MECHANICAL PROPERTIES AND DURABILITY OF ABSTRACT This paper presents a study on the mechanical...

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  • MECHANICAL PROPERTIES AND DURABILITY OF CONCRETE MADE WITH HIGH-VOLUME FLY ASH BLENDED CEMENTS USING A COARSE FLY ASH

    by

    N. Bouzouba1*, M. H. Zhang1, and V. M. Malhotra1

    International Centre for Sustainable Development of Cement and Concrete (ICON) CANMET/Natural resources Canada

    405 Rochester Street, Ottawa, ON, Canada K1A 0G1

    Cement and Concrete Research, Vol. 31, No. 3, Oct. 2001, pp. 1393-1402. Keywords: Blended cement, Compressive strength, Concrete, Durability, Fly ash.

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    ABSTRACT This paper presents a study on the mechanical properties and durability of concrete made with a high-volume fly ash blended cement using a coarse fly ash that does not meet the fineness requirement of ASTM C 618. The results were compared with those of the HVFA concrete in which unground fly ash had been added at the concrete mixer. The properties of the fresh concrete determined included the slump, air content, slump loss, stability of air content, bleeding, and setting time; those of the hardened concrete investigated included the compressive strength, flexural- and splitting-tensile strengths, Youngs modulus of elasticity, drying shrinkage, resistance to abrasion, chloride-ion penetration, freezing and thawing cycling, and to de-icing salt scaling. The results show that except for the resistance of the concrete to the de-icing salt scaling, the mechanical properties and the durability of concrete made with this blended cement were superior to the concrete in which the unground fly ash and the cement had been added separately at the mixer. The production of HVFA blended cements, therefore, offers an effective way for the utilization of coarse fly ashes that do not otherwise meet the fineness requirements of ASTM C 618.

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    1. Introduction

    In the mid 1990s, CANMET undertook a major research project to develop blended cements

    incorporating high volumes of ASTM Class F fly ash. The objectives of the project were to

    reduce CO2 emissions from the production of cement clinker, to reduce the consumption of raw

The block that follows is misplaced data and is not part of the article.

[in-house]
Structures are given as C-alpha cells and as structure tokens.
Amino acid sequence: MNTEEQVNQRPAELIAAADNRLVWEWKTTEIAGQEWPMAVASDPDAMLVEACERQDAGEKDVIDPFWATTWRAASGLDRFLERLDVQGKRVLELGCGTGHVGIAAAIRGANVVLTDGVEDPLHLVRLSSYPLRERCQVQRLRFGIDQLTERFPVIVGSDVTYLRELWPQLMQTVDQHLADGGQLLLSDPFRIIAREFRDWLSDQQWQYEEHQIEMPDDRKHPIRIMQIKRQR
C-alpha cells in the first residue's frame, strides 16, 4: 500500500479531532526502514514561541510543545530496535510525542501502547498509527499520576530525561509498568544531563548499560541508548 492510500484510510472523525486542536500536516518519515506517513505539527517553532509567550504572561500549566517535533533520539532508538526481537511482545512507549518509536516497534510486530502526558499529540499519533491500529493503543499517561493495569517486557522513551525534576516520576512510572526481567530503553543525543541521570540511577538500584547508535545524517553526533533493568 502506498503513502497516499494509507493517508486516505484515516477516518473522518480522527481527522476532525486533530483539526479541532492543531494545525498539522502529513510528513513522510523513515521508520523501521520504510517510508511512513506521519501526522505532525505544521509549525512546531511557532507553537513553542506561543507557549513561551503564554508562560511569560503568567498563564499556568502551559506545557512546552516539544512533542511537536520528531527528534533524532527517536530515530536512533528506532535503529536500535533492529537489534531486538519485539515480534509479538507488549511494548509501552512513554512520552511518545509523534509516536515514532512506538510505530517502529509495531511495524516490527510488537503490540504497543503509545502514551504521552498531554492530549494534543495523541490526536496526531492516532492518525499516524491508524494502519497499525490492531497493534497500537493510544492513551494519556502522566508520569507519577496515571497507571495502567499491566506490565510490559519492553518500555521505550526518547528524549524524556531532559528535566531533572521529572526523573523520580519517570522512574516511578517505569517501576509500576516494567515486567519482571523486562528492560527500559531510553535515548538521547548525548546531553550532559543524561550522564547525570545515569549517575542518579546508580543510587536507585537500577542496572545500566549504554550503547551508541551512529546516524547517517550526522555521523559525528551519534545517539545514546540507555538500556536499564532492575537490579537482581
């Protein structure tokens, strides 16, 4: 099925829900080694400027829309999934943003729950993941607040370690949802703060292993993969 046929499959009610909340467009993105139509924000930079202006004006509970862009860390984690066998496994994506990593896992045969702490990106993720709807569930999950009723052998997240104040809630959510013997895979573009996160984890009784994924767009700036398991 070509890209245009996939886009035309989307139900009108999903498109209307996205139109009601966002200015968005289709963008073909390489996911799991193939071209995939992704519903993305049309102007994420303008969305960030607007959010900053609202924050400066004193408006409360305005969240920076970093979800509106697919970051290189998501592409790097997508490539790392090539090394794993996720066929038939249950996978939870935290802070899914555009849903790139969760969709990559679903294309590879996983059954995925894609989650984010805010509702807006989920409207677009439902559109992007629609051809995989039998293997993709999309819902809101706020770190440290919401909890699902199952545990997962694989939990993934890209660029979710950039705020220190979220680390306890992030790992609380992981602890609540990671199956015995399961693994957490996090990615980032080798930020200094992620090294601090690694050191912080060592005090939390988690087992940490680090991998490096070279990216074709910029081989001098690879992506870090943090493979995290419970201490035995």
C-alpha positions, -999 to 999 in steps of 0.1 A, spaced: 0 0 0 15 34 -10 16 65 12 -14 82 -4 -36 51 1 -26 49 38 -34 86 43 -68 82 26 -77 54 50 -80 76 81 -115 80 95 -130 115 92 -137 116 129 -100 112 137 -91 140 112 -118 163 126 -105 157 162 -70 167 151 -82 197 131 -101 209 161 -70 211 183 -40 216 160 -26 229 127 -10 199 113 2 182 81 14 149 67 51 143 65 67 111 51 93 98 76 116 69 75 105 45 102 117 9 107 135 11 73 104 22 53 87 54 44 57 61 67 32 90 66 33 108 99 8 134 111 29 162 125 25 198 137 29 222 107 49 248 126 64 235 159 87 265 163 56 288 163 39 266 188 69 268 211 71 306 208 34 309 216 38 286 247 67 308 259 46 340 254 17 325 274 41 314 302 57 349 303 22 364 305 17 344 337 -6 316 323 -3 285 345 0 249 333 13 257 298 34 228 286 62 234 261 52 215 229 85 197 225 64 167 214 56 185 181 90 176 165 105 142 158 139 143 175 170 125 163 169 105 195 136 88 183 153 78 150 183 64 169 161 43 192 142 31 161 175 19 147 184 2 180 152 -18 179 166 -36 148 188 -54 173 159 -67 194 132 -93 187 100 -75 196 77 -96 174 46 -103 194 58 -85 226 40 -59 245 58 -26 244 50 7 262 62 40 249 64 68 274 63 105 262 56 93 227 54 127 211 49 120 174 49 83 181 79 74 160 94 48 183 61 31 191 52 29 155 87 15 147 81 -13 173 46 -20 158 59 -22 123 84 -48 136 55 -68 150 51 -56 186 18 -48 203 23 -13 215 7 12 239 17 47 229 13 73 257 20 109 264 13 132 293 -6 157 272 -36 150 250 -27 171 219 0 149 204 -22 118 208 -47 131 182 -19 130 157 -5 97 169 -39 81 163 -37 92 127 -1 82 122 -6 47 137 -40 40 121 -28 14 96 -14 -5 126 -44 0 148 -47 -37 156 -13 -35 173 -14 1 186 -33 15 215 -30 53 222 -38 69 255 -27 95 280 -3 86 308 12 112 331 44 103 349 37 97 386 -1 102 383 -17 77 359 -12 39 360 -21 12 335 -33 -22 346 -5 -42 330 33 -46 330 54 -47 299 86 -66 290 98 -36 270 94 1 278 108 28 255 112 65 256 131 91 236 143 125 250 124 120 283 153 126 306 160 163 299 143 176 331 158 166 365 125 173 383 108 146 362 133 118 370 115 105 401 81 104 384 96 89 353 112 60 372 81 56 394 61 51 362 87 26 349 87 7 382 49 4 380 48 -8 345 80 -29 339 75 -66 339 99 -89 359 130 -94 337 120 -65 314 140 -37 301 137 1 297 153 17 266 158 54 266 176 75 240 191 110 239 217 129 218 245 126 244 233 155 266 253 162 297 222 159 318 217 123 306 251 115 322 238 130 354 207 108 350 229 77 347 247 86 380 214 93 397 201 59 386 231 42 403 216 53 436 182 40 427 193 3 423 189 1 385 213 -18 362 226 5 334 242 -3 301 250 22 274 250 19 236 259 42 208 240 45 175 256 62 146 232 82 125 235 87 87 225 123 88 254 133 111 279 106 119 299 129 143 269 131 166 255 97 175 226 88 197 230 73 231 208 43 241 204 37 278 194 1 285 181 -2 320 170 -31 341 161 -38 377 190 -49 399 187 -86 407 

materials such as limestone and clay, and to contribute to a cleaner environment through the

    recycling of waste materials such as fly ash. The blended cement developed is made by

    intergrinding approximately 55% (weight percentage) of ASTM Class F fly ash and 45% of

    ASTM Type I or Type III cement clinker together with a small amount of gypsum, and in some

    cases with a small amount of dry superplasticizer [1-6].

    The results from previous investigations [6] had shown that, in general, the compressive strength

    and resistance to chloride-ion penetration of the concrete made with high-volume fly ash

    (HVFA) blended cements were superior or equal to that of the concrete in which the cement and

    the unground fly ash had been added as separately batched materials at a concrete mixer. For

    high-volume fly ash blended cements made with fine fly ashes, the improvement in the

    mechanical properties and durability characteristics was marginal, while for the HVFA blended

    cements made using a coarse fly ash, the improvement was significant.

    This paper presents a study on the mechanical properties and durability of concrete made with a

    high-volume fly ash blended cement using a coarse fly ash that does not meet the fineness

    requirements of ASTM C 618. The results are compared with those of the HVFA concrete

    where unground fly ash had been added at the concrete mixer, and control portland cement

    concrete. The control mixtures were made with a commercially available ASTM Type III

    cement and, a normal-portland cement (LPC) produced in the laboratory that meet the

    requirements of ASTM Type III cement. The properties of the fresh concrete determined

    included the slump, air content, slump loss, stability of air content, bleeding, and setting time;

    those of the hardened concrete investigated included the compressive strength, flexural- and

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    splitting-tensile strengths, Youngs modulus of elasticity, drying shrinkage, resistance to

    abrasion, chloride-ion penetration, freezing and thawing cycling, and to de-icing salt scaling.

    2. Materials

    2.1. Portland Cement Clinker

    Portland cement clinker was obtained from a cement plant in Montreal area, and this clinker is

    used by the cement company to produce ASTM Type III cement. Its specific gravity and

    chemical composition are given in Table 1.

    2.2. Portland Cement

    A commercially available ASTM Type III portland cement from the same company that

    provided the clinker was used for the control concrete. Its chemical composition and physical